“They say, ‘Behold … a friend of tax collectors and sinners!’” —Matthew 11:19

There are three principles that we can learn from Jesus’s interaction with the Pharisees in Luke 5.

First, evaluate all advice you receive by the Word of God. Yes, the book of Proverbs says that we should “listen to counsel” (19:20). But before we follow other people’s instruction, we ought to ask, “Is this what the Bible teaches, or is it just that person’s opinion?”

Second, tolerate differences in other Christians. A member of my extended family can eat a carton of ice cream and not gain a pound. Yet I can just look at a bowl of ice cream and my cholesterol goes up 30 points. We have different metabolisms. That means my family member has freedom that I don’t have. I have to impose rules on myself in order to stay healthy, but he doesn’t have to abide by the same rules I do. Now it’s the same way in the Christian life. If the Word of God doesn’t say you can or can’t do something, then you need to follow what your conscience says, because God may lead you in a different way than He leads another Christian. Other Christians may have the freedom to do something, but God may say to you, “I know you, I made you, and this would be too much of a temptation to you.” And just because God leads you a certain way, don’t assume He is going to lead other Christians the same way. When it comes to things the Bible doesn’t discuss, command, or prohibit, we need to let God lead people and not impose our opinions on them. Romans 14:13 says, “Let us not judge one another anymore.”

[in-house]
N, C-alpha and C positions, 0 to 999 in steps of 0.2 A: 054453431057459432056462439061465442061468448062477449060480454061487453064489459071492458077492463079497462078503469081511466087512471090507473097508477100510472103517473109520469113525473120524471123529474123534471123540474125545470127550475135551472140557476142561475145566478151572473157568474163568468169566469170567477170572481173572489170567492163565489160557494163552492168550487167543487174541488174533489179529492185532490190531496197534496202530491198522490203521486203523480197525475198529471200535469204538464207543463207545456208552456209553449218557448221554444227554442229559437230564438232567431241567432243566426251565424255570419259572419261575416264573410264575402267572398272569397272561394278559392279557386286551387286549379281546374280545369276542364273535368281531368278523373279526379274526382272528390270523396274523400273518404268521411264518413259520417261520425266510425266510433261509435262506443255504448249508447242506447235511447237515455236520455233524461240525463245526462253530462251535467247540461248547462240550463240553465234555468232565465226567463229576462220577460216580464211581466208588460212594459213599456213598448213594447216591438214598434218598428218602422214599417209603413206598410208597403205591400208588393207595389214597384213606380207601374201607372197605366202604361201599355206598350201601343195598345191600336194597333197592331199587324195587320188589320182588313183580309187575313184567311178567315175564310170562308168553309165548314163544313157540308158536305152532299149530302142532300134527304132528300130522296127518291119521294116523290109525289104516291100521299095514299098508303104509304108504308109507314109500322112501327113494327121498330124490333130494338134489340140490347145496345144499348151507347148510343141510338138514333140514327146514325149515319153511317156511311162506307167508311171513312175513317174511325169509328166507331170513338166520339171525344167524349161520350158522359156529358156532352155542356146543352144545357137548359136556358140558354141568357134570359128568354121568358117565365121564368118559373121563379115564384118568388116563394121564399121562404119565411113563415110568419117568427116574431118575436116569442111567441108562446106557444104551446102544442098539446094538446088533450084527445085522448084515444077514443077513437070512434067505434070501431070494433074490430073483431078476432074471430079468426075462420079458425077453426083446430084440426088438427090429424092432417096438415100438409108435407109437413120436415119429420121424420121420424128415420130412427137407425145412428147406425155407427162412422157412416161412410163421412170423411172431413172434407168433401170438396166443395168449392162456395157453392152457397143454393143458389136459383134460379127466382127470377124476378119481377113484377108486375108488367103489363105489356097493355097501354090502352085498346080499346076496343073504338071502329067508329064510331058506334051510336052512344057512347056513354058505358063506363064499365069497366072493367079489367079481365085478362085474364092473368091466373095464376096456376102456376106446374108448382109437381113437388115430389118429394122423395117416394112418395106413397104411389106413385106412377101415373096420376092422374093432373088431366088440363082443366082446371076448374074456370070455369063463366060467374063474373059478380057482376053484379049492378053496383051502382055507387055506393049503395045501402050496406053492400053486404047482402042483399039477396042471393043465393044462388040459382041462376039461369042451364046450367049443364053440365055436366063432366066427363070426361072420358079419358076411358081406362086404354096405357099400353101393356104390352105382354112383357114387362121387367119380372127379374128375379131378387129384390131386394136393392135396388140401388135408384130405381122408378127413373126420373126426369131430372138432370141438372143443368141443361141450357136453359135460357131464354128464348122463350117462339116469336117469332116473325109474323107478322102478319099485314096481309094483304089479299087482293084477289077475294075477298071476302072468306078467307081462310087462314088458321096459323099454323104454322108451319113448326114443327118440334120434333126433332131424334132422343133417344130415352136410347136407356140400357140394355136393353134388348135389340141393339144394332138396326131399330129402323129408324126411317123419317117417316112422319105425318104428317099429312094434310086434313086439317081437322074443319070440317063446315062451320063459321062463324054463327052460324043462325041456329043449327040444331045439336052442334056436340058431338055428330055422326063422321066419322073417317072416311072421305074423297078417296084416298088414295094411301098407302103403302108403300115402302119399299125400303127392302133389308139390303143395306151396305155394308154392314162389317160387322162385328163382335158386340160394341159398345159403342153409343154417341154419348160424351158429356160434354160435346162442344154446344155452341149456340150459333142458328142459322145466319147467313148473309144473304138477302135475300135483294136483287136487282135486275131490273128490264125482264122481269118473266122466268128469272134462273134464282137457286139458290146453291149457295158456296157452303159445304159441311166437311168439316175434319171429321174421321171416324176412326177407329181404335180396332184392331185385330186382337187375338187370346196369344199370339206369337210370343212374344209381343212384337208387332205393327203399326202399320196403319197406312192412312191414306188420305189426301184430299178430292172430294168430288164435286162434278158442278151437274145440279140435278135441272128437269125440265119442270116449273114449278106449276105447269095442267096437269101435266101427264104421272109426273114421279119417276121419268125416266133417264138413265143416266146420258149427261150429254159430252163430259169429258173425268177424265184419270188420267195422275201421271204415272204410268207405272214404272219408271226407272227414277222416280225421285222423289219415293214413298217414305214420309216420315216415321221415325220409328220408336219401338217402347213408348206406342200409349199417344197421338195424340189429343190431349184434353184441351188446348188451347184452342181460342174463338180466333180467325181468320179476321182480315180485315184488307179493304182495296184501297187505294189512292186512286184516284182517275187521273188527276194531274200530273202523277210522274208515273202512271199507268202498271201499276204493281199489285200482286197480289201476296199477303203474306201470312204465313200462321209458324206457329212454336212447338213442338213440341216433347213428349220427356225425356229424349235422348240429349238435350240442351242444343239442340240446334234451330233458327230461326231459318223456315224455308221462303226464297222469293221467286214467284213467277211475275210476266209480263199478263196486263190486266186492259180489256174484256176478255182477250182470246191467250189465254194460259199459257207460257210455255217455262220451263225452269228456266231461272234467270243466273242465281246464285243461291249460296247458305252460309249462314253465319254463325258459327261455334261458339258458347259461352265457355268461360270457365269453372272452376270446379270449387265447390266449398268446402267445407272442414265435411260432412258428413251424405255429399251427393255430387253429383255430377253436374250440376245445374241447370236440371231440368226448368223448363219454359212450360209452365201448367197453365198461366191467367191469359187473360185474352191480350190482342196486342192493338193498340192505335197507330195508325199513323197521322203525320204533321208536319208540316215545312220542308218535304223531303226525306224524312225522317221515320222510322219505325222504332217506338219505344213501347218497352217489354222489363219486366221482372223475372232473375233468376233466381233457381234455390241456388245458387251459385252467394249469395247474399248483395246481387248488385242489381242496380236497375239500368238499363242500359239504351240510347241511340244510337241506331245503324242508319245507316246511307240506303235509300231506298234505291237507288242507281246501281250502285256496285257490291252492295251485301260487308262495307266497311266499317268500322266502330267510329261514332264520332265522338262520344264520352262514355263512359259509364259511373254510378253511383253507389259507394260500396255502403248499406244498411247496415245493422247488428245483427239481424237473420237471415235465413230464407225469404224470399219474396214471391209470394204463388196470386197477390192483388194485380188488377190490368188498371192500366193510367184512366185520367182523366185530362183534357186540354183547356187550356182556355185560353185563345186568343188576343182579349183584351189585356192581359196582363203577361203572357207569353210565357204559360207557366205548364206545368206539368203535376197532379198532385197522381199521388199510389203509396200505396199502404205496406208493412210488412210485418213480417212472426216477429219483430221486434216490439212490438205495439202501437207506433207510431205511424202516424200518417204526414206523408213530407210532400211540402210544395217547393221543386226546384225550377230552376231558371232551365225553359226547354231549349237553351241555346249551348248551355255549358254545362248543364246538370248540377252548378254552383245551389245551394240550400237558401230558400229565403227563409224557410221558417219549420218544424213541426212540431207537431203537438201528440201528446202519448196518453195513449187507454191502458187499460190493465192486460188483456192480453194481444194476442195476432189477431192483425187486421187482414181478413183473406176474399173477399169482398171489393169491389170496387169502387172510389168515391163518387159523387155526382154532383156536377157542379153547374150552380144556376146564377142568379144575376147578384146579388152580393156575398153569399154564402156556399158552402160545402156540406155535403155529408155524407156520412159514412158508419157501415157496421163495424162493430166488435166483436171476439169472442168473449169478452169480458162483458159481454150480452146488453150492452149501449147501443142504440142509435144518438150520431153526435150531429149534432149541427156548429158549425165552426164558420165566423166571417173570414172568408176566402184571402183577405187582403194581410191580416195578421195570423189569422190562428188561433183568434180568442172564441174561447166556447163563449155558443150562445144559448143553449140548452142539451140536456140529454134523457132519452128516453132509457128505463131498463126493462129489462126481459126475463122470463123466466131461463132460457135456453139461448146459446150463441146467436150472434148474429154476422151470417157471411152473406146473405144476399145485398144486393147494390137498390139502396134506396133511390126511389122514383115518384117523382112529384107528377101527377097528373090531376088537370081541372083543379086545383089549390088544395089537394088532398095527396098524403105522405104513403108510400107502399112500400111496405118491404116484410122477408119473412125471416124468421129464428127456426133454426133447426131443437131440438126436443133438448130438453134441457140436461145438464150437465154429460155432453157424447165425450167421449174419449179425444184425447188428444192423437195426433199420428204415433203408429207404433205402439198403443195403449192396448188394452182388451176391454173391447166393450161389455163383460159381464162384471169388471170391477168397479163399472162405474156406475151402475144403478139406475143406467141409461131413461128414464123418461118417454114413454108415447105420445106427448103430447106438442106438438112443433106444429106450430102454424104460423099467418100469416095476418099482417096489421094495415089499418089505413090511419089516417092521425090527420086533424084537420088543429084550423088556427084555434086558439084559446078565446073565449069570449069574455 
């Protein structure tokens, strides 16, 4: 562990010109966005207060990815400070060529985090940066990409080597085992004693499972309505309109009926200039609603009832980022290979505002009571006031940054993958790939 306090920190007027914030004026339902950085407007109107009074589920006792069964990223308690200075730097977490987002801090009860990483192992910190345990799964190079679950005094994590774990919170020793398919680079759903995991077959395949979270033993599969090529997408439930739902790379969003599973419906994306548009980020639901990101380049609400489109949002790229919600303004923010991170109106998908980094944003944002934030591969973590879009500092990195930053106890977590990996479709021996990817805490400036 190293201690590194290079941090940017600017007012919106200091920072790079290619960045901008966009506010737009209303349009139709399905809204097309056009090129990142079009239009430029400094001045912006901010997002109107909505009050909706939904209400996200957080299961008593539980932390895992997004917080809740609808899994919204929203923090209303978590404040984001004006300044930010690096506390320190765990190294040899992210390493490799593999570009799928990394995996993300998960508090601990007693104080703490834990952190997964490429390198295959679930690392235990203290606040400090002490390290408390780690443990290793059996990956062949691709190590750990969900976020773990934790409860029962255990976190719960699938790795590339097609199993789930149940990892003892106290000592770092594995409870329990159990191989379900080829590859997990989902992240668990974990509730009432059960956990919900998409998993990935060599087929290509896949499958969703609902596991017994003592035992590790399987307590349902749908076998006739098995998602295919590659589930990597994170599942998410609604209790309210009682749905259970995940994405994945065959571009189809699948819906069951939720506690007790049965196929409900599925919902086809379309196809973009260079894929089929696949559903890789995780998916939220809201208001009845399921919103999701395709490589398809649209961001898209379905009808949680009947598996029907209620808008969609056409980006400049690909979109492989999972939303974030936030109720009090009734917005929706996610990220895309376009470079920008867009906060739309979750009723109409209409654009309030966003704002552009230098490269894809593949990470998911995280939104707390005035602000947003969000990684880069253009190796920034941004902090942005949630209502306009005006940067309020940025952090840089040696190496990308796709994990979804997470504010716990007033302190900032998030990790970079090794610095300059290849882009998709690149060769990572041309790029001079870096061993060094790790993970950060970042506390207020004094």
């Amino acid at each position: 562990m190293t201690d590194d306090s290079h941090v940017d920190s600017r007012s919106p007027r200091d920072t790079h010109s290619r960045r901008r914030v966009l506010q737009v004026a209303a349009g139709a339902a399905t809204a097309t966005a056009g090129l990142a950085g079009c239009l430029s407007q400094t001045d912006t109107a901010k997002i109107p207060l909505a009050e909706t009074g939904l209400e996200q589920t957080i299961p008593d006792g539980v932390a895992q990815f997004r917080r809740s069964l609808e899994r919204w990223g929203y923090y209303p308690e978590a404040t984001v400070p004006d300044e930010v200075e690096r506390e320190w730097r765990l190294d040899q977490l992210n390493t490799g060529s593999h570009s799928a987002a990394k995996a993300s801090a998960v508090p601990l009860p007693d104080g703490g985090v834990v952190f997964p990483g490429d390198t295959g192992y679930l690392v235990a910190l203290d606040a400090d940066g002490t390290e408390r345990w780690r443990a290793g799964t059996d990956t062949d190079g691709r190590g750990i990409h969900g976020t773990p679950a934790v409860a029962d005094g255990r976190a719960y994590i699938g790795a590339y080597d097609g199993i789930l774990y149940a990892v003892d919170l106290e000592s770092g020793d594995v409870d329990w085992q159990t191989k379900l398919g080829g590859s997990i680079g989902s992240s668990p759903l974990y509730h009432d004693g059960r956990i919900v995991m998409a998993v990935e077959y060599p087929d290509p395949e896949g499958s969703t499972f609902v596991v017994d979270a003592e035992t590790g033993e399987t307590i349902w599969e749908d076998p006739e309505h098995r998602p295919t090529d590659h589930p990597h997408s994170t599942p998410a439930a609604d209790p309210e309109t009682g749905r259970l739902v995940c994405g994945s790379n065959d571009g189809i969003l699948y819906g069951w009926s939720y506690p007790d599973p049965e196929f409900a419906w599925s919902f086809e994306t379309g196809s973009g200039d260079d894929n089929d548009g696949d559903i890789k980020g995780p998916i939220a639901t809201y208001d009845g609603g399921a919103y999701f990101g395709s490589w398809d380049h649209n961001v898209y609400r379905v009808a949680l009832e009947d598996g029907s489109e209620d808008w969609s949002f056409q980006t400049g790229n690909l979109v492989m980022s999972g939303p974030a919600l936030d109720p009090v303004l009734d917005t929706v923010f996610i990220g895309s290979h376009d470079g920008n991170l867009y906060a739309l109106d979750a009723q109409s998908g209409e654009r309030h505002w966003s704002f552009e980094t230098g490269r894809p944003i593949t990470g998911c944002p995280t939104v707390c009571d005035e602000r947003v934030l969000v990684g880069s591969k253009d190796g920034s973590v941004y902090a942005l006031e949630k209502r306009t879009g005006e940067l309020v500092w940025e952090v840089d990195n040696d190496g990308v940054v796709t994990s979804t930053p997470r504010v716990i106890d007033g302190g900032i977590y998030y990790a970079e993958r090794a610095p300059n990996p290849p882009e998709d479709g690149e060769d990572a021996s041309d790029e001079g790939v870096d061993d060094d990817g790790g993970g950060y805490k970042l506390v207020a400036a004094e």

Third, associate with unbelievers. Christ has left you and me here to influence non-Christians to become Christians so they can experience eternal life. But the longer we are Christians, the fewer non-Christians we tend to hang around. The time we know the most non-Christians is as soon as we are saved. Too many Christians think, “I can’t be around non-Christians because I might get contaminated or become like them.” No, God has called us not to isolate ourselves from non-Christians but to influence non-Christians. That doesn’t mean we date them or marry them. It doesn’t mean we go into business with them. But we are to try to influence them, and you will never influence people you don’t hang around.

We need to take our cue from Jesus. Jesus was known as a friend of sinners (Matthew 11:19). Jesus didn’t hate sinners. He loved sinners and rejoiced when they came into a right relationship with Himself. In contrast, the Pharisees hated sinners. They wanted to live separate from sinners. But God loves sinners and rejoices when they come to salvation.

Make no mistake about it--Jesus hated sin, because He saw the way it destroyed people’s lives. Jesus hated sin, but He loved sinners. He spent time with them. He prayed for them. Jesus loved sinners and rejoiced when they came to faith in Him, and so should we.

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Today’s devotion is excerpted from “Jesus and the Party Poopers” by Dr. Robert Jeffress, 2016.

Scripture quotations are taken from the NEW AMERICAN STANDARD BIBLE®, Copyright © 1960, 1962, 1963, 1968, 1971, 1972, 1973, 1975, 1977, 1995 by The Lockman Foundation. Used by permission.

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